Thursday, June 9, 2011


As an ex-comic book nerd, I would flip through the pages of my brother's X-Men collection all day long, falling in love with the characters and alluring fantasy. This comic really invigorated my imagination growing up. The imagery and uniqueness these characters embodied triggered a dormant side of me that was aching to come out, fueled by fantasy and imagination. I like to think Stan Lee takes some credit for the look I conjure every morning. Anyway, I recently saw X-Men: First Class a couple days ago with my brother and absolutely loved it.

I don't really go to the movies, considering you have to sell your first born for a ticket nowadays. And the fact that popcorn costs more than my rent turns me off. But I had to for X-Men. With the exception of a few loud people next to me (and I couldn't shut them up. My ball gag was too big for their heads :( ) my experience thoroughly pleased my cinematic g-spot.

As much as X-Men is an action/adventure/drama, it showcases many social/political issues our society faces today. It's abundantly clear that society perpetuates a certain image to its members and in response, X-Men: First Class permeates a message regarding differences crossing cultural and social borders. As outcasts, social anomalies, and outliers of society, these mutants are ridiculed because they don't fit into the bevy of the norm. They have been classified as "homosuperior" because of their uncanny abilities to do certain things like telepathy, telekinesis, shape shifting, teleportation, etc, which are sometimes matched with physical characteristics that set them apart from homosapiens, making them feared and misunderstood.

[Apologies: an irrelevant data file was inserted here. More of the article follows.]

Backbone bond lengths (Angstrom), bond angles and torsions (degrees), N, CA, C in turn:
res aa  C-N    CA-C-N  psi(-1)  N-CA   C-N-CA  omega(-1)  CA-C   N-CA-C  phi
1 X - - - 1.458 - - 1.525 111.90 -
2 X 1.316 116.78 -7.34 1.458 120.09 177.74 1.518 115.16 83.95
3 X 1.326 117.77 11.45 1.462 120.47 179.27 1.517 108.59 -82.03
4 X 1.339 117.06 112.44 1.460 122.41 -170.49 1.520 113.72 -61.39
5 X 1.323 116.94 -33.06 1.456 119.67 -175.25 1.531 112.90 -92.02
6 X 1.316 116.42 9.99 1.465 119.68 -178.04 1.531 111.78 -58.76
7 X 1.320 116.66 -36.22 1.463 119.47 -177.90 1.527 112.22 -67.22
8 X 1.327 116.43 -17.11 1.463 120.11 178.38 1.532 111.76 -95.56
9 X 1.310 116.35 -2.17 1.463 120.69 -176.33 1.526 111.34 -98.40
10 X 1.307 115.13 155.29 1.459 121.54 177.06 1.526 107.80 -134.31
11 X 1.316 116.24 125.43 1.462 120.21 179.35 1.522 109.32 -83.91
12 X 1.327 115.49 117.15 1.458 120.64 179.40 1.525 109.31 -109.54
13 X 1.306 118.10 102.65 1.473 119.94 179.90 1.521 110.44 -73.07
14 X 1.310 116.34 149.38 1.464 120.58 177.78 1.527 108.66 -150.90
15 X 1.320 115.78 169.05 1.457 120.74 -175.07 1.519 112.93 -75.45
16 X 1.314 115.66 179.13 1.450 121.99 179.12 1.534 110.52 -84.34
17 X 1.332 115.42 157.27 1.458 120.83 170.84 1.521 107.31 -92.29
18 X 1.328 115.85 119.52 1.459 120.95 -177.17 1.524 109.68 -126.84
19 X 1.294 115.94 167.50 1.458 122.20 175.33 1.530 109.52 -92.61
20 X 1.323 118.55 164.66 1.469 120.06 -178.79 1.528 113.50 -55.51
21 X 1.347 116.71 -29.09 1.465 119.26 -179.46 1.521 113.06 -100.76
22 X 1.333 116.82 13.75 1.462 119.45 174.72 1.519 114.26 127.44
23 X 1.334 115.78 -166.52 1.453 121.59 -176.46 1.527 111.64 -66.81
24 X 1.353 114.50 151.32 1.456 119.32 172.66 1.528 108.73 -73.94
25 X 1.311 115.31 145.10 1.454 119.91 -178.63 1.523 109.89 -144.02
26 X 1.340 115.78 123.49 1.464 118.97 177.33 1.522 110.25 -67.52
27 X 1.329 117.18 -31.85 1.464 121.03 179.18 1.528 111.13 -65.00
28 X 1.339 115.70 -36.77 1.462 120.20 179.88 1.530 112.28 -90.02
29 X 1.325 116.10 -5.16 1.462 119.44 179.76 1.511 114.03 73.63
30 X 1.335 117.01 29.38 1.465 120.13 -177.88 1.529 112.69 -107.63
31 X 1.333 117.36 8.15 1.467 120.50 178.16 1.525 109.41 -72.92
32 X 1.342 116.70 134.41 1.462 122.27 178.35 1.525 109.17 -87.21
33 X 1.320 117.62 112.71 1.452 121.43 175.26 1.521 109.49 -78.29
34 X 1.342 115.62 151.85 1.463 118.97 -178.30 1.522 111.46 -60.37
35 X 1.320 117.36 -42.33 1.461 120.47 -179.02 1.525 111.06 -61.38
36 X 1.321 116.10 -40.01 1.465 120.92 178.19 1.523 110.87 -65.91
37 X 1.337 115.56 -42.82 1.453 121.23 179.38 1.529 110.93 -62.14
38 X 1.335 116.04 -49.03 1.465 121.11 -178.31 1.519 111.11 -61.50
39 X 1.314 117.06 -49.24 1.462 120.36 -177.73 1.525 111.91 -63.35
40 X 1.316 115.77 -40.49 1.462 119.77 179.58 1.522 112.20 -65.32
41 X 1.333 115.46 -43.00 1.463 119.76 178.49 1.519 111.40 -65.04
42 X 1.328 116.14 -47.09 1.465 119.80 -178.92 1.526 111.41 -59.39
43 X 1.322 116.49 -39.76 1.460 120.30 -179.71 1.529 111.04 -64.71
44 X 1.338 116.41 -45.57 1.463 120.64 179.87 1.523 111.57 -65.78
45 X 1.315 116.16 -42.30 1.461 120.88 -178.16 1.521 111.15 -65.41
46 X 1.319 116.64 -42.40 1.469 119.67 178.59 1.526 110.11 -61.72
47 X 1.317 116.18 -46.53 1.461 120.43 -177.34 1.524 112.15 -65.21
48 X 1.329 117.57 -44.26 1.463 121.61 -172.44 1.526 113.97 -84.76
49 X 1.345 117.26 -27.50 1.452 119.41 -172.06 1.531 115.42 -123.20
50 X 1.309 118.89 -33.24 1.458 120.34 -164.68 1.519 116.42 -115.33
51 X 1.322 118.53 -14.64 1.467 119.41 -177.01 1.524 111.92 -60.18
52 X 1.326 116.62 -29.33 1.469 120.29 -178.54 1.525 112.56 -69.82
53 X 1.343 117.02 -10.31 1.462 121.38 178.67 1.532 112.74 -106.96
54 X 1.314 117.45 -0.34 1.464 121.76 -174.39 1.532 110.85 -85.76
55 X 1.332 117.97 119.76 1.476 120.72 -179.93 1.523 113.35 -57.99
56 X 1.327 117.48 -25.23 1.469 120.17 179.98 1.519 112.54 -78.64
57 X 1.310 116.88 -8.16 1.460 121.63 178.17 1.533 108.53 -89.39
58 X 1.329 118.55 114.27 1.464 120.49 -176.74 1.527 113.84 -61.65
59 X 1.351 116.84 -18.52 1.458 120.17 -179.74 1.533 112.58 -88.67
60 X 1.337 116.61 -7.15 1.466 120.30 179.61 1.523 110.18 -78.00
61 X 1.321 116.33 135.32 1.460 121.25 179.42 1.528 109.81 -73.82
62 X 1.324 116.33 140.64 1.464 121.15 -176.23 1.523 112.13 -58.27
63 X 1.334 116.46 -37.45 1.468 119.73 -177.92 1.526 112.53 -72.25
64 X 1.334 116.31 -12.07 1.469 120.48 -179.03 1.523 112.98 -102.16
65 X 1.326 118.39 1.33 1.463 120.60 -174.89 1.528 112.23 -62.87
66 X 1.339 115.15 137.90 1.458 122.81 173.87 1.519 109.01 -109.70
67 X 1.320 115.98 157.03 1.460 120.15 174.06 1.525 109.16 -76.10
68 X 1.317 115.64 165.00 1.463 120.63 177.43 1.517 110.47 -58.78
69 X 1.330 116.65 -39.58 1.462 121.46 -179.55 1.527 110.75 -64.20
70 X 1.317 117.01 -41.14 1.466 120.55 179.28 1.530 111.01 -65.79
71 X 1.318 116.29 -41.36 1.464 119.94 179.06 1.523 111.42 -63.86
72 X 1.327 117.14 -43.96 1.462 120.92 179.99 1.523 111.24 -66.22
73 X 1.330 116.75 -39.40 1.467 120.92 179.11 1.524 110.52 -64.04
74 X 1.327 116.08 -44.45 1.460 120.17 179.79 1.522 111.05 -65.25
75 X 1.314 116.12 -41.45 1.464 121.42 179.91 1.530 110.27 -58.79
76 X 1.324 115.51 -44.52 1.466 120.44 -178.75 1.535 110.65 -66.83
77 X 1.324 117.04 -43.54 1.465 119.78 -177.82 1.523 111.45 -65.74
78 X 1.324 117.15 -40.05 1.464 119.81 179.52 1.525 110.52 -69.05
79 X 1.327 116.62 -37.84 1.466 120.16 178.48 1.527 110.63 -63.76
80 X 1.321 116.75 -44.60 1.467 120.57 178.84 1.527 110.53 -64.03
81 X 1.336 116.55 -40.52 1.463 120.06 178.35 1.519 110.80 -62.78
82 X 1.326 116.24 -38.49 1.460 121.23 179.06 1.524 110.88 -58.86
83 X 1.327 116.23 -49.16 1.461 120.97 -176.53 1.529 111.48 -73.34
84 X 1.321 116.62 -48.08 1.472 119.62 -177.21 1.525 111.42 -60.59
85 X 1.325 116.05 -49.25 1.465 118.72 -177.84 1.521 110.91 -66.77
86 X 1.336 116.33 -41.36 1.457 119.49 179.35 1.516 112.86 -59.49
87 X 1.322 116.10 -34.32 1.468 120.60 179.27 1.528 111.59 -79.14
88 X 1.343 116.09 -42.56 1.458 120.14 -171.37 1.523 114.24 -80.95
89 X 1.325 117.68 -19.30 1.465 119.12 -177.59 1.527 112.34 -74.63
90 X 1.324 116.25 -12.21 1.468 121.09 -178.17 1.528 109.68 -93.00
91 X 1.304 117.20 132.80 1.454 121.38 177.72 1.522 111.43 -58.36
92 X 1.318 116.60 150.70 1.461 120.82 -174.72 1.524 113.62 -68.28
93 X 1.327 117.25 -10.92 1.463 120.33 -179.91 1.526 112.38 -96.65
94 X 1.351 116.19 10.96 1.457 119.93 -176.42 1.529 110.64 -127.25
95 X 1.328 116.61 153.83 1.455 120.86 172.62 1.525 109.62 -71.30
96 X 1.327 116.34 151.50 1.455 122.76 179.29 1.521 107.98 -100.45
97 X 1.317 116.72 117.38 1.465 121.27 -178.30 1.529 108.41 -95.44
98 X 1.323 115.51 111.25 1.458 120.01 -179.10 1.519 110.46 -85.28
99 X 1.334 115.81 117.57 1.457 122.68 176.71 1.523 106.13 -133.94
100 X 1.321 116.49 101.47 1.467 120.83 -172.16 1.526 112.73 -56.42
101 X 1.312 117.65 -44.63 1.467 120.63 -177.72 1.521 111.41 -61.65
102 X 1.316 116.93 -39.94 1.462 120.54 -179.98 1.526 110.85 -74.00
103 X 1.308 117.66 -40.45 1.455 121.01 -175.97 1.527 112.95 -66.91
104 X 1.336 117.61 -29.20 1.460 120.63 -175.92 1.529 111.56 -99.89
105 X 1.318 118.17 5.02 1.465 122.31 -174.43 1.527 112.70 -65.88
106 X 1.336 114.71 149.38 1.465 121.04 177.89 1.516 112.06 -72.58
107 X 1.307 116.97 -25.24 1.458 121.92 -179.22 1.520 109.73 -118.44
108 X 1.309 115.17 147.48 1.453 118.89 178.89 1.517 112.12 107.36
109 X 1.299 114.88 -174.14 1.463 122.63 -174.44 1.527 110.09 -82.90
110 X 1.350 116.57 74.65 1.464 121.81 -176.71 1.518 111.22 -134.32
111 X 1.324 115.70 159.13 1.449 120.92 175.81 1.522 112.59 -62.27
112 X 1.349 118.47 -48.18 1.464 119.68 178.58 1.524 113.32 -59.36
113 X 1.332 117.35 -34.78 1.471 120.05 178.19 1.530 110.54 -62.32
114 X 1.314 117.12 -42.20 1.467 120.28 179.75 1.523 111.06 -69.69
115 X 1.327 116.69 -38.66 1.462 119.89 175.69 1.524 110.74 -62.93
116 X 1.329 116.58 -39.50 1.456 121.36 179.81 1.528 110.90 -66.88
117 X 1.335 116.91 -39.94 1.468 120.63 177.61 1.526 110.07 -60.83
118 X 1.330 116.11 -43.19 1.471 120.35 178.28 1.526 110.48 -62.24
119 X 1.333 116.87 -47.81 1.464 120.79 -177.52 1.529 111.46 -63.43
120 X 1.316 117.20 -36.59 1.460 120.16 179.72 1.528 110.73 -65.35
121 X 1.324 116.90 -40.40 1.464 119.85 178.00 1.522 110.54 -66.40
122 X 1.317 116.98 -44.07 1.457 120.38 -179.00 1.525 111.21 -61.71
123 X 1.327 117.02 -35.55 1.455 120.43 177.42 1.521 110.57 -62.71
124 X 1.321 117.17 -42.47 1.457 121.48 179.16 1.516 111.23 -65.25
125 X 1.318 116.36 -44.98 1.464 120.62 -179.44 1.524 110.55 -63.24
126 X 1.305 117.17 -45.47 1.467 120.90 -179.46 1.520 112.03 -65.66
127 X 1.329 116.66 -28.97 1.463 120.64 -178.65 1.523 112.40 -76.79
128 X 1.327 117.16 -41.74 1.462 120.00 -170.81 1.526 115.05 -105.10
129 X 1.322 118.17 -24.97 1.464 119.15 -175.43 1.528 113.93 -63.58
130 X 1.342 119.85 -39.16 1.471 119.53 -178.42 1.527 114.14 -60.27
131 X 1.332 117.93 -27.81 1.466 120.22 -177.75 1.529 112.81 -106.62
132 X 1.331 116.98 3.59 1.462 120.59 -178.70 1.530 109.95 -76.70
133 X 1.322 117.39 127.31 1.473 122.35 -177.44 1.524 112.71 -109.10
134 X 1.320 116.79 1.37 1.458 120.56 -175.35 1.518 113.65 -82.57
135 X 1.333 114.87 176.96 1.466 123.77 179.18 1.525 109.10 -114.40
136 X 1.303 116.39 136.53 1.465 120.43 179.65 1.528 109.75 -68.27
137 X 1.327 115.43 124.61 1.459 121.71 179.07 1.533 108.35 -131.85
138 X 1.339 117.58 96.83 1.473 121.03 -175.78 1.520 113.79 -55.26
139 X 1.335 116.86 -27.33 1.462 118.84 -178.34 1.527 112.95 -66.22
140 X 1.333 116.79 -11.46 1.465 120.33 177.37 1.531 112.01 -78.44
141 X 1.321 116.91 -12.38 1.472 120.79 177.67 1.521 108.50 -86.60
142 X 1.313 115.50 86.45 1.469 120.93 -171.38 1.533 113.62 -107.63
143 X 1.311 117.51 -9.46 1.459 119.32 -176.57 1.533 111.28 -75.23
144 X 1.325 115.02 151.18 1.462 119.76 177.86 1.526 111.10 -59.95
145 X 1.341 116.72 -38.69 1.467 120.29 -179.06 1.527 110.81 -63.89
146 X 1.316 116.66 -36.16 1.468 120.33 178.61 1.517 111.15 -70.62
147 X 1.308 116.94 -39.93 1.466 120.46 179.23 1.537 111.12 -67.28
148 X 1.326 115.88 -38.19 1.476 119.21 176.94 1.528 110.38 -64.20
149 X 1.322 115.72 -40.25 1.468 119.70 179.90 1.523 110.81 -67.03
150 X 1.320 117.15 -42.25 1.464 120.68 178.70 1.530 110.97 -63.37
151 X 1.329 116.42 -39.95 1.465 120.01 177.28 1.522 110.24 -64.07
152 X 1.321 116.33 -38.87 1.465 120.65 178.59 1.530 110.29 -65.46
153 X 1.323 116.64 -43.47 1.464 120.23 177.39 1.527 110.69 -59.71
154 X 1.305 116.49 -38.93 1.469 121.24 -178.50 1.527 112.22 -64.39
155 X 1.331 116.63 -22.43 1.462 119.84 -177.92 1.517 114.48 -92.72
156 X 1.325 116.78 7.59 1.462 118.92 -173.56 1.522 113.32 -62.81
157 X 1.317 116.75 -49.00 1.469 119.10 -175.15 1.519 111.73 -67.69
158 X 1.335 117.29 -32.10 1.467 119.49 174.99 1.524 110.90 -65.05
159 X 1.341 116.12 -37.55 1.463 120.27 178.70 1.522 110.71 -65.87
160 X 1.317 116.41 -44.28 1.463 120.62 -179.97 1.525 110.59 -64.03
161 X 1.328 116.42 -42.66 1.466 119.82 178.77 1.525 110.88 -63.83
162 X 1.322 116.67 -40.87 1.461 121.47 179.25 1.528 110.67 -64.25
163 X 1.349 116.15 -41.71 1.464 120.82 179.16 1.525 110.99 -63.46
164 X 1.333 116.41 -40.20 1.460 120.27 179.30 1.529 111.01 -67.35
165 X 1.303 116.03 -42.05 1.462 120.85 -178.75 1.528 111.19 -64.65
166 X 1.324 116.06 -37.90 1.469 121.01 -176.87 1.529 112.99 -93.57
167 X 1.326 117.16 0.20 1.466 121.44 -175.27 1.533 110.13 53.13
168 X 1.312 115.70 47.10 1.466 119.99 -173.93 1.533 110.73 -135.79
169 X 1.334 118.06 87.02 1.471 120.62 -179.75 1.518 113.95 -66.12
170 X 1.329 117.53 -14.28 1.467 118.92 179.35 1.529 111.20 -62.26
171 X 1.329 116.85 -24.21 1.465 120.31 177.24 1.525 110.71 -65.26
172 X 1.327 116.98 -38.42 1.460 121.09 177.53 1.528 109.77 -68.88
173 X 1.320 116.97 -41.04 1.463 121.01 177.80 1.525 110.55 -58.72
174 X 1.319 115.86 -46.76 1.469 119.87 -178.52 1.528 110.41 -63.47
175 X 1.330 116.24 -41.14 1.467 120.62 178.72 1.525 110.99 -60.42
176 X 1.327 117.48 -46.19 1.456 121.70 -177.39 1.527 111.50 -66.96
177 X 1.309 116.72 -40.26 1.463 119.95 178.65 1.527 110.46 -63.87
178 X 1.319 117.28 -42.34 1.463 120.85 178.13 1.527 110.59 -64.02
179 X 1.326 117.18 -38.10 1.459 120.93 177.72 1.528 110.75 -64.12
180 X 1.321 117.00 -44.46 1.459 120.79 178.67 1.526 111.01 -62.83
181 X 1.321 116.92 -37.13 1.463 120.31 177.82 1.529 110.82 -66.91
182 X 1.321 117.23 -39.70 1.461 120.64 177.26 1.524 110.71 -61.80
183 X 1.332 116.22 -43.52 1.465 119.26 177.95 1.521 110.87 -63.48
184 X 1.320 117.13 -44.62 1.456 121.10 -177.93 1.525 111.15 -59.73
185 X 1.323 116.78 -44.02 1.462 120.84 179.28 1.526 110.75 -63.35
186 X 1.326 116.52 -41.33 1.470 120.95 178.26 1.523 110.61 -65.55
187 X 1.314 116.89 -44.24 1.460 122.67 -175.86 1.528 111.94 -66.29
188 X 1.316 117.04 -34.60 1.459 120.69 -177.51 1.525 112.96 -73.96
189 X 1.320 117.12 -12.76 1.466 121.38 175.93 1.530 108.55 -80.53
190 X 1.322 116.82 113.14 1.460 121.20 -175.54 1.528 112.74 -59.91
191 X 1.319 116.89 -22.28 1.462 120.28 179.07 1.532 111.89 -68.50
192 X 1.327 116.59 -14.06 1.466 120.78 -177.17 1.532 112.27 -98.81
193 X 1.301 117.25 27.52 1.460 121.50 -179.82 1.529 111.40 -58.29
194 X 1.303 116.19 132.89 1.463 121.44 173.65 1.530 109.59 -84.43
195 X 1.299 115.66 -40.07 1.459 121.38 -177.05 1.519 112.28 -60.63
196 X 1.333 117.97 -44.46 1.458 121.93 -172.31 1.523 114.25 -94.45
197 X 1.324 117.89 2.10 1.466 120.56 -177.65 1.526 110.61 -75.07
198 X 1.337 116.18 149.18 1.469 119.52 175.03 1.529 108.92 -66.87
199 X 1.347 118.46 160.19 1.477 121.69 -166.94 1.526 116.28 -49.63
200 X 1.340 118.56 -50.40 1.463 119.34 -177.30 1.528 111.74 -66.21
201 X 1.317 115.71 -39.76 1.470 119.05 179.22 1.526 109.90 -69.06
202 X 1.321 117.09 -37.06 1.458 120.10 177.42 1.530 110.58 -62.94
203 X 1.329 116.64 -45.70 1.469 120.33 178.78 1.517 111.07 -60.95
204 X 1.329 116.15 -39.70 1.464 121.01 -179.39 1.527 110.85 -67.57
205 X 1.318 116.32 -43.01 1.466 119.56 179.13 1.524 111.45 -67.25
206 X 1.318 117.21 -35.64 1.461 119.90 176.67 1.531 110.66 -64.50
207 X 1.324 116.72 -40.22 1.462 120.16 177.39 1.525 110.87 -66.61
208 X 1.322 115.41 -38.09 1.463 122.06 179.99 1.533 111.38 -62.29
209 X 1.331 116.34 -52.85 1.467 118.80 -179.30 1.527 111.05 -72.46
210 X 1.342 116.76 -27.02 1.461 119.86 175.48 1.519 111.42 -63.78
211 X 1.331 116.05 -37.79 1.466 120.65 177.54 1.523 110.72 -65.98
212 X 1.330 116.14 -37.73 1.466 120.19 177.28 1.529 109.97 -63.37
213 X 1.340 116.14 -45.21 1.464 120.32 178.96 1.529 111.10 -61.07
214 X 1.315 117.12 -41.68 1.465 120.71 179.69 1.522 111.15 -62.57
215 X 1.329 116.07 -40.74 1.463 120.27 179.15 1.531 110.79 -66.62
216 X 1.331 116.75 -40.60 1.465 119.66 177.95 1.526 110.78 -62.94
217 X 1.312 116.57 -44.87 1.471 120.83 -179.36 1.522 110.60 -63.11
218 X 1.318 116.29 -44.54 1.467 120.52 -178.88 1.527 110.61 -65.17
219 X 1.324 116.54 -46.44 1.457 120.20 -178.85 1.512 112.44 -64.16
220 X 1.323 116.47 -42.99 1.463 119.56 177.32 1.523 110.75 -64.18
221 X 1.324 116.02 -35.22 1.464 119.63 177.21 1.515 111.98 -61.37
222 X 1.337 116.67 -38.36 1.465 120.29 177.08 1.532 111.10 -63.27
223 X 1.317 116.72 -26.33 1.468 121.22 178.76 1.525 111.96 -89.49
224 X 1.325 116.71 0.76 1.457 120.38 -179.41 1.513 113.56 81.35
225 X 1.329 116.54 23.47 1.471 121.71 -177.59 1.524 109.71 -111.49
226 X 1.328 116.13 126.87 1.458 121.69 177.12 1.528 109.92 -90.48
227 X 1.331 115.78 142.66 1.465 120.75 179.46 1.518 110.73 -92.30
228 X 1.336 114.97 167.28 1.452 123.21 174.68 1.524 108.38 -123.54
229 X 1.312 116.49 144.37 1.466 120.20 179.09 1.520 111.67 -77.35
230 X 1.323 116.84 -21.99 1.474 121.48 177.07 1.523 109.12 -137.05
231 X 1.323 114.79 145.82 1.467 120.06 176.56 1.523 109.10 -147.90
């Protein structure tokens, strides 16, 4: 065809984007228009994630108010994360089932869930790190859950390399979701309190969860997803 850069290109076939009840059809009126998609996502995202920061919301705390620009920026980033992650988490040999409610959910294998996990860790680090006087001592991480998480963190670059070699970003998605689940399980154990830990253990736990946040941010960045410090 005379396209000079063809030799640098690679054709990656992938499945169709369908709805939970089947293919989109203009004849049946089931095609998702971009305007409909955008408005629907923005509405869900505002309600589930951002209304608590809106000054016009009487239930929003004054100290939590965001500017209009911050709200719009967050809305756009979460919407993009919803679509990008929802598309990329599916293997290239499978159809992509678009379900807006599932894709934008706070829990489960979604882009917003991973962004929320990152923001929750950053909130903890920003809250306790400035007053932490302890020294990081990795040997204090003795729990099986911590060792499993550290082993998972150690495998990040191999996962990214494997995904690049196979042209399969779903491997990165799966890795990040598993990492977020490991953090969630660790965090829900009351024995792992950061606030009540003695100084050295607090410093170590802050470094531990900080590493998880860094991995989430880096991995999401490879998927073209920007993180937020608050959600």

Mystique invariably hints throughout the film that her natural physical form (as seen above) prevents her from accepting who she is. Her blood red hair, yellow piercing eyes, and blue scale covered skin unequivocally make her stand out. However, her mutant gene allows her to shape shift into any physical form she desires. She disguises herself as a white blonde girl with curly hair, an image that society obviously favors the most and hankers to make more ubiquitous in physical appearance.

Hank tells Mystique that people will only accept her as a white girl with blonde hair and not the way she was born, covered in blue scales. Her yearning to be "normal" drives her temptation to inject an experimental drug that will make her "human" state permanent. However, she discovers that she will have to fight for her identity and that society will have to adapt to her, and not the other way around.

Although someone who feels unaccepted may not have blue scales, claws coming out of their fists, or look like the Hulk (although you may never know!), they are still fighting the same battle for equality and acceptance that these mutants are fighting for. The message delivered by the movies and comics, nourished with ample amounts of fantasy, is powerful and a sanctuary for many kids who feel misunderstood.



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